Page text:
Looking for Wilberforce: Olney

As we continued our “Looking for Wilberforce” trip, we left Oxford the next morning and drove 50 miles north to Olney. This lovely little English town was, for 16 years (1764-79), the home of John Newton. Newton is best known in history as the writer of what is probably the most beloved hymn in the English-speaking world, “Amazing Grace.”

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The former captain of a slave ship, Newton later become one of the most influential spiritual leaders of his day. Metaxas describes Newton as a defining influence in the life of William Wilberforce, first when Wilberforce was a child and even more significantly during what Wilberforce would call “the great change.”

Newton ministered for the parish church in Olney from 1764 until 1779. It was during this time that he became good friends with Wilberforce’s uncle and aunt, William and Hannah Wilberforce, who lived near London. Following the death of Wilberforce’s father and the illness of his mother, he went to live with his “Uncle William” and “Aunt Hannah” in Wimbledon. It was here that young Wilberforce became acquainted with some of the greatest and most devout spiritual leaders of his day. Among them was the former-slaver-turned-minister Newton, who was in his 40s during the time that Wilberforce lived with his aunt and uncle between the ages of 9 and 12. Metaxas speculates, “It was he who would have given little Wilberforce his first knowledge of slavery” (p. 7).

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The greatest impact that Newton seems to have had on Wilberforce happened many years later. By that time, Newton had left Olney and had moved to London to work with the Church of St. Mary Woolnoth. 1775 was the year of what Wilberforce came to call “the great change.” It was the year when he transformed from a self-indulgent son of privilege into a serious disciple of Jesus, intent on giving his life to the will of God. Metaxas chronicles this year of spiritual crisis and relates the details of a transformative meeting between the 26-year-old Wilberforce and the 60-year-old Newton on Dec. 7, 1785.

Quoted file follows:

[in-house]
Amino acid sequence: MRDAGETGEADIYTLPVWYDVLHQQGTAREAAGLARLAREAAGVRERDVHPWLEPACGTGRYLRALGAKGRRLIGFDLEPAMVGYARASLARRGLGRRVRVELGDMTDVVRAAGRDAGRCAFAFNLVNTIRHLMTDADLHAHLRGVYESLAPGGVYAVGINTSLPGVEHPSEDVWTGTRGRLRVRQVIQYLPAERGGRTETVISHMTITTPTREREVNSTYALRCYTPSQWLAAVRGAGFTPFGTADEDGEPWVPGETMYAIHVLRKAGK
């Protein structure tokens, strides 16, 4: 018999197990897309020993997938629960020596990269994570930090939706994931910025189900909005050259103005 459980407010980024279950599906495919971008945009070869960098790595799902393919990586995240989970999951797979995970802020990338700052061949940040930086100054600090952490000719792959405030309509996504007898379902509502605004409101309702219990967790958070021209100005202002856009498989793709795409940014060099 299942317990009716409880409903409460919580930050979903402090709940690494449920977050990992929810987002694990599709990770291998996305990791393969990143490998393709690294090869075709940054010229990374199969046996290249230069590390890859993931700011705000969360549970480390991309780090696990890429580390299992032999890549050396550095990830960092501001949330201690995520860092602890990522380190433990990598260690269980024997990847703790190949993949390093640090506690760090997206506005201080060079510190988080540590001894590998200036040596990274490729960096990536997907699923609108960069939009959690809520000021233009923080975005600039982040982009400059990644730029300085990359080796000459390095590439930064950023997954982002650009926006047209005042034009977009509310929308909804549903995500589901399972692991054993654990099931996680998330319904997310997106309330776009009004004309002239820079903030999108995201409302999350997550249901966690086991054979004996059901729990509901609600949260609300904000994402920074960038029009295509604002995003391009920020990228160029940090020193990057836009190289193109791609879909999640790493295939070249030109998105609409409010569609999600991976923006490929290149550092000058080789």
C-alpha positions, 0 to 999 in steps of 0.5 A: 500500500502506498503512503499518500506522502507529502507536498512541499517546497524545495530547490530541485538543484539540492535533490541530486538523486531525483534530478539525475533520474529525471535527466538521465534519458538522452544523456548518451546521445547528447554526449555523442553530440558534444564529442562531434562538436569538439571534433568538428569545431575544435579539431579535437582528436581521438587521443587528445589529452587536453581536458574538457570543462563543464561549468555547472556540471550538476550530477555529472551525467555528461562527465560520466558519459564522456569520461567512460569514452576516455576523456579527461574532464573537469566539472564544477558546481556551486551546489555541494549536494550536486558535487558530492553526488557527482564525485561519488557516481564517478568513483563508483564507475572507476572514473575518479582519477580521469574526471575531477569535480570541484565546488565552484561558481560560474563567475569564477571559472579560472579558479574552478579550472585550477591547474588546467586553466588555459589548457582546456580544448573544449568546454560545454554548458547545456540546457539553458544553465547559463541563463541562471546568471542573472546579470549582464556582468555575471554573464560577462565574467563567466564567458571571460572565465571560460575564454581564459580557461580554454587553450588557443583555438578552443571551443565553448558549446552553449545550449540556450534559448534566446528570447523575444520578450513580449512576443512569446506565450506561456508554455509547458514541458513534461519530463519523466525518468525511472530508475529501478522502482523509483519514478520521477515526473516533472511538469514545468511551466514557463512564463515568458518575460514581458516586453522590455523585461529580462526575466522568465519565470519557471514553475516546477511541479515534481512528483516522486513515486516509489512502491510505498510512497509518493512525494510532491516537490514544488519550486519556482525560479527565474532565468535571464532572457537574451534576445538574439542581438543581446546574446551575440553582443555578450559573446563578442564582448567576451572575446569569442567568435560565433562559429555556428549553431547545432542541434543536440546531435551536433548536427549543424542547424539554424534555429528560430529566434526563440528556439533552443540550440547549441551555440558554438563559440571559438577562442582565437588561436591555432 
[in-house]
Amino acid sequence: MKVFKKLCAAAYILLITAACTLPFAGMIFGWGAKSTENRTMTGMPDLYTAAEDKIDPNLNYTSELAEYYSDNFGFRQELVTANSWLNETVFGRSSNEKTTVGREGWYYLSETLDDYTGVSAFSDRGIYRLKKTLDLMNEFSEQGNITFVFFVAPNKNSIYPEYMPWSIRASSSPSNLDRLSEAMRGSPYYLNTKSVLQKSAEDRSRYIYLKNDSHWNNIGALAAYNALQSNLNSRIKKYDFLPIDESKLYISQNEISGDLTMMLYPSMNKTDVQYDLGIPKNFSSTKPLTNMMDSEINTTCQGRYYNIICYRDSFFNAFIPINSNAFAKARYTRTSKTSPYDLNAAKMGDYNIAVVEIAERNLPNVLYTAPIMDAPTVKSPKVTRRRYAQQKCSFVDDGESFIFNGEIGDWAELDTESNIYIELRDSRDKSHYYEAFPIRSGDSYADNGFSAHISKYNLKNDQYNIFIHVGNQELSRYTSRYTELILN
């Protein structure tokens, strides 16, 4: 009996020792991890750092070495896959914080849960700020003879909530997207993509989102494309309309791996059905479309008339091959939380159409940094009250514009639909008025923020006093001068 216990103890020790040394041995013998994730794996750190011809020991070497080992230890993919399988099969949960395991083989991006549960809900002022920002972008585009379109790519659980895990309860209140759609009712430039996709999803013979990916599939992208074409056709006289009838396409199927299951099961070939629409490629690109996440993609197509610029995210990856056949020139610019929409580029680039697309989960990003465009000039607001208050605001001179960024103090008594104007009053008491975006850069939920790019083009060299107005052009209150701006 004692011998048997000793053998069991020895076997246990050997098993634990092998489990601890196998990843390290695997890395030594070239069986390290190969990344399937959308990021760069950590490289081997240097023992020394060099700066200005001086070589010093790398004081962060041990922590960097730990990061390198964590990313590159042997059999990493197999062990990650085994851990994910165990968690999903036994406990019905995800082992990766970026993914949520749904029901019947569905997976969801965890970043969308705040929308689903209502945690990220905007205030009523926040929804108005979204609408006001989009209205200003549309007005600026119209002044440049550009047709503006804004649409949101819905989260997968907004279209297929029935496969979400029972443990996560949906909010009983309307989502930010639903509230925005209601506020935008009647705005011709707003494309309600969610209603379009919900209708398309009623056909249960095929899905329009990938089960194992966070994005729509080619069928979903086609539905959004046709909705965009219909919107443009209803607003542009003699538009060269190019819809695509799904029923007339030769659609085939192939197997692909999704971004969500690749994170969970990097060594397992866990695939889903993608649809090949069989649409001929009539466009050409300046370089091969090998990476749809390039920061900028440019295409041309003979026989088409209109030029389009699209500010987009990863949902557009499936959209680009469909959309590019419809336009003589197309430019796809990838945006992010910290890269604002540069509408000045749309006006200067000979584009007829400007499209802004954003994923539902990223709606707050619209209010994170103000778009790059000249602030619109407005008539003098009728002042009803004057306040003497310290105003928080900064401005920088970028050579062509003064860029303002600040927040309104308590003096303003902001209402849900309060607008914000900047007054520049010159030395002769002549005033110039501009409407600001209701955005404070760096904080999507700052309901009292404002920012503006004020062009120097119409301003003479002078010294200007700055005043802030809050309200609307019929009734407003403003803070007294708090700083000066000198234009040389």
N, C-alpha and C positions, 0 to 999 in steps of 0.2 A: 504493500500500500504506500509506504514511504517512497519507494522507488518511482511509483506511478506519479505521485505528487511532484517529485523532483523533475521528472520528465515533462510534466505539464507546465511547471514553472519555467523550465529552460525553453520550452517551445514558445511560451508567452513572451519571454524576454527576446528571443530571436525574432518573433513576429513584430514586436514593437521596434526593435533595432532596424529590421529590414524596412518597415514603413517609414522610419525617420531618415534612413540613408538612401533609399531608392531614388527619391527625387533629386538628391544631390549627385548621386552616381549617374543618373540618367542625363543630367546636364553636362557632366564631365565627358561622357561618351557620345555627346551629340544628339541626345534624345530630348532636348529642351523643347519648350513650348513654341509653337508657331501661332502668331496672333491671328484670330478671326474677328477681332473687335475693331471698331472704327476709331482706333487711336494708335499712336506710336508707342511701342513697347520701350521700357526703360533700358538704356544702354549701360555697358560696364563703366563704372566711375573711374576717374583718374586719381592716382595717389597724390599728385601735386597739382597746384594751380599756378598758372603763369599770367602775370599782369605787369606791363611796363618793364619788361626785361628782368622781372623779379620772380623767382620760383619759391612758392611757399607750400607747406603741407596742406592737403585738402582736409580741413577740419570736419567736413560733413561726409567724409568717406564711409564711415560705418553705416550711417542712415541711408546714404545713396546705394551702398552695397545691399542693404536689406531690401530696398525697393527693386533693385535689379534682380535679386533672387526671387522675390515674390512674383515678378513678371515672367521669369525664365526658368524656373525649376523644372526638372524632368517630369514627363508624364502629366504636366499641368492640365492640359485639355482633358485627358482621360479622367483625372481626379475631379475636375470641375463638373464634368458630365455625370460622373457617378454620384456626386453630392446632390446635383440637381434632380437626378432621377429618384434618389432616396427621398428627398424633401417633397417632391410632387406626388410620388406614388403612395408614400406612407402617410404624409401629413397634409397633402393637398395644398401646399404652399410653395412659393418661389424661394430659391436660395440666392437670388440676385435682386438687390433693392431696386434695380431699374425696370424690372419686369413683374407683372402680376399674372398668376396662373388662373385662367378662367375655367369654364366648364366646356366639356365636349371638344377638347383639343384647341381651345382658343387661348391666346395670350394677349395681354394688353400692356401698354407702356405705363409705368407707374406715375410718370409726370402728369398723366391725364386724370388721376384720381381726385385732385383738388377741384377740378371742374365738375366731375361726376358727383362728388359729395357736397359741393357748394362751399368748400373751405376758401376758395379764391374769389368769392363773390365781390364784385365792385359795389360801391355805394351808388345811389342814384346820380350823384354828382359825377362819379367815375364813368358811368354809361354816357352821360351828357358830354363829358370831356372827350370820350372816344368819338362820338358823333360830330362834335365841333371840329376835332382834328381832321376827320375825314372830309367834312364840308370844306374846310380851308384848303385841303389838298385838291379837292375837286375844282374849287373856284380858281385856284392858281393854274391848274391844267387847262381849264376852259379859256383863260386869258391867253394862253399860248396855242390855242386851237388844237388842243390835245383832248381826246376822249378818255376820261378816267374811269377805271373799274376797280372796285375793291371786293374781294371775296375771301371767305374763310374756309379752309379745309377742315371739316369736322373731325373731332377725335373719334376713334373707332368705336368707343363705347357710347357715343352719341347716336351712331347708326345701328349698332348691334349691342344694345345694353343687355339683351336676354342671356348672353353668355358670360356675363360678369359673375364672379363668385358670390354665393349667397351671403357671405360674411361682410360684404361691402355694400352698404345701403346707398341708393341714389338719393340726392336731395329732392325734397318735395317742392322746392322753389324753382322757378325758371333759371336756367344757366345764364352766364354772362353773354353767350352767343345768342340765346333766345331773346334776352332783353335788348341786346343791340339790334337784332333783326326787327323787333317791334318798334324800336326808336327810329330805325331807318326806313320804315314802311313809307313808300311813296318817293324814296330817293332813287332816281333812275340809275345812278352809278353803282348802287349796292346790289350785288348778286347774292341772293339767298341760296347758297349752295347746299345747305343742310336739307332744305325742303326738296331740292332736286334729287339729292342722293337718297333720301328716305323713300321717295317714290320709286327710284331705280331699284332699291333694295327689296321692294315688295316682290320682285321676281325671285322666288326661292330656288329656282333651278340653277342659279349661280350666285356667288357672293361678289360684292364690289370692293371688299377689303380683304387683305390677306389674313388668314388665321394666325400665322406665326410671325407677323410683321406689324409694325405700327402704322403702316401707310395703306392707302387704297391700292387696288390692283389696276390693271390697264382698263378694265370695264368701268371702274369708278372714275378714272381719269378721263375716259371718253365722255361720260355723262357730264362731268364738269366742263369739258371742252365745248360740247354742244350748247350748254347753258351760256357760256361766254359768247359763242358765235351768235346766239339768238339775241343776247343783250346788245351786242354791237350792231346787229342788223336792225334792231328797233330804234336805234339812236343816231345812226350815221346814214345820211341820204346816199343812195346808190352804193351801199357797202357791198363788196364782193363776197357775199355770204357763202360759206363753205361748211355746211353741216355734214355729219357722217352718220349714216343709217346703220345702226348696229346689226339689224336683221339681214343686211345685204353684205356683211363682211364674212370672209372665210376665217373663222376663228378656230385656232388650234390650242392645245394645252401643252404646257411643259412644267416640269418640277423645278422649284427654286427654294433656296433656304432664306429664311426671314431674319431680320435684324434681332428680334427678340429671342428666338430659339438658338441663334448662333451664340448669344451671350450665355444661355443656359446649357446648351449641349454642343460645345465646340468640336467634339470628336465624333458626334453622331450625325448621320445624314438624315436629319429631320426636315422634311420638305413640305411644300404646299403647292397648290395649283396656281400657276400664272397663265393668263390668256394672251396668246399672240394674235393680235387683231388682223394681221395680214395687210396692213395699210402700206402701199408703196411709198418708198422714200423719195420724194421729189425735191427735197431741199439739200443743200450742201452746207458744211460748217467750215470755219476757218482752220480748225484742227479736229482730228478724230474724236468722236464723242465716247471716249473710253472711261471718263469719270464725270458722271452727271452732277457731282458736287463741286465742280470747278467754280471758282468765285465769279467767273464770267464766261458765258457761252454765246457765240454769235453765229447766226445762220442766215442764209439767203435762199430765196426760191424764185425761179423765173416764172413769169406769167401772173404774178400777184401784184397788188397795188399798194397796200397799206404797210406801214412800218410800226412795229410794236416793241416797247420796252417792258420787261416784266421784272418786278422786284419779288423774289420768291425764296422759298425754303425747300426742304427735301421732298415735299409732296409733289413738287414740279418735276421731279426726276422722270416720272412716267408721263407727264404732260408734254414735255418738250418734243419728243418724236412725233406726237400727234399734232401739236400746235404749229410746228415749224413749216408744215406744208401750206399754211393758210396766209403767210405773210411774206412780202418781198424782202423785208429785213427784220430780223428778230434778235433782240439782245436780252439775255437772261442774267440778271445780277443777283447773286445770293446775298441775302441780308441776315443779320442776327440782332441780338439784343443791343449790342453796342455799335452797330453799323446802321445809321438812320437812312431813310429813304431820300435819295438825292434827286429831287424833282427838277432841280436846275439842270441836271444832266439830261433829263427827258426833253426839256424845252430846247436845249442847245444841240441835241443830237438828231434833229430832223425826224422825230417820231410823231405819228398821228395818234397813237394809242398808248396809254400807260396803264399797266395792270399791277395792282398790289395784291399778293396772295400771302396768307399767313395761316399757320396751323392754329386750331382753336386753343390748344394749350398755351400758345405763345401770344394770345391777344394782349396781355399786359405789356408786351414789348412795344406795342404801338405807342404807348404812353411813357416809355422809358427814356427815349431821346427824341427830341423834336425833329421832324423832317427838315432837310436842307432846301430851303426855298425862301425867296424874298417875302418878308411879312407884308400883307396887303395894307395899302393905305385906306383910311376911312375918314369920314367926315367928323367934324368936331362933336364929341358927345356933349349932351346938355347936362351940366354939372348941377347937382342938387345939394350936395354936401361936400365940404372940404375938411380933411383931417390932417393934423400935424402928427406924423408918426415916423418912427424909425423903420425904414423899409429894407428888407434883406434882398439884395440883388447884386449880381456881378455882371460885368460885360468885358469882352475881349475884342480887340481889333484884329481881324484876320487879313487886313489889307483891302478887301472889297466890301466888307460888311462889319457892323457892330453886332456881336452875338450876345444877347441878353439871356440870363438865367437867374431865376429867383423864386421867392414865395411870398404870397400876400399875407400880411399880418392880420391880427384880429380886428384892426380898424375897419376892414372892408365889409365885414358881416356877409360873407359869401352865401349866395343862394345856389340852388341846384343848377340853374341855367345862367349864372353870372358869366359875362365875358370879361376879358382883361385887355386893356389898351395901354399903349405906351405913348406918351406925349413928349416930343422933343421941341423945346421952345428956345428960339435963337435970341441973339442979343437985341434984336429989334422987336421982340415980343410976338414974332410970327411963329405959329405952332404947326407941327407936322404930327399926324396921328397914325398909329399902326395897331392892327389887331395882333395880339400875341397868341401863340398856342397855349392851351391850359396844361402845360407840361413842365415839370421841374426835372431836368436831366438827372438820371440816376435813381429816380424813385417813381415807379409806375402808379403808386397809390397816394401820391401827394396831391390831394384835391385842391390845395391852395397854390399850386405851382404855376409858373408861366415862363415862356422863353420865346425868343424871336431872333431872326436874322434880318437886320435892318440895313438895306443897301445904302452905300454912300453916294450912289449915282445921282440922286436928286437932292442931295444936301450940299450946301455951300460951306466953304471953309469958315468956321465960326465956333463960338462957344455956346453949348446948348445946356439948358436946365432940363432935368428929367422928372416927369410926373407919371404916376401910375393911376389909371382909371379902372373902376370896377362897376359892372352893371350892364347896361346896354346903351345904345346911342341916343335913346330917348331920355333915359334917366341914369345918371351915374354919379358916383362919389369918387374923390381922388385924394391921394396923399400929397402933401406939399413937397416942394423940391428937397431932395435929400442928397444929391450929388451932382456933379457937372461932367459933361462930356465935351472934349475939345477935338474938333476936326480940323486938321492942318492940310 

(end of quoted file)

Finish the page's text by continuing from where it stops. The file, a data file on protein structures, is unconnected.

Wilberforce must have poured out his heart now to the one person who might understand his anguish and his difficult choices. But as so often is the case, Wilberforce discovered what he had so terribly feared as a chimera, nothing as bad as he had thought. Newton didn’t tell him what he had expected — that to follow God he would have to leave politics. On the contrary, Newton encouraged Wilberforce to stay where he was, saying that God could use him there. (Metaxas, p. 59)

The words “God could use him there [Parliament[” set the course for the remainder of the life of Wilberforce. The old slave ship captain gave wise counsel to the distressed young politician that day, and the story of the fight against the British slave trade was forever changed.

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I’ve long been thankful for Newton because of the power that the words to “Amazing Grace” have had on my own life. But during our time in Olney, my gratitude had a different focus. On that day, I was most grateful for the counsel, encouragement, comfort and direction that he gave to Wilberforce. He called him to remain in Parliament and engage the great struggles of his day, and he assured him that “God could use him there.” Thank you, John Newton!

Final stop: Kingston upon Hull

Bruce McLarty
London, England
August 7, 2016

 

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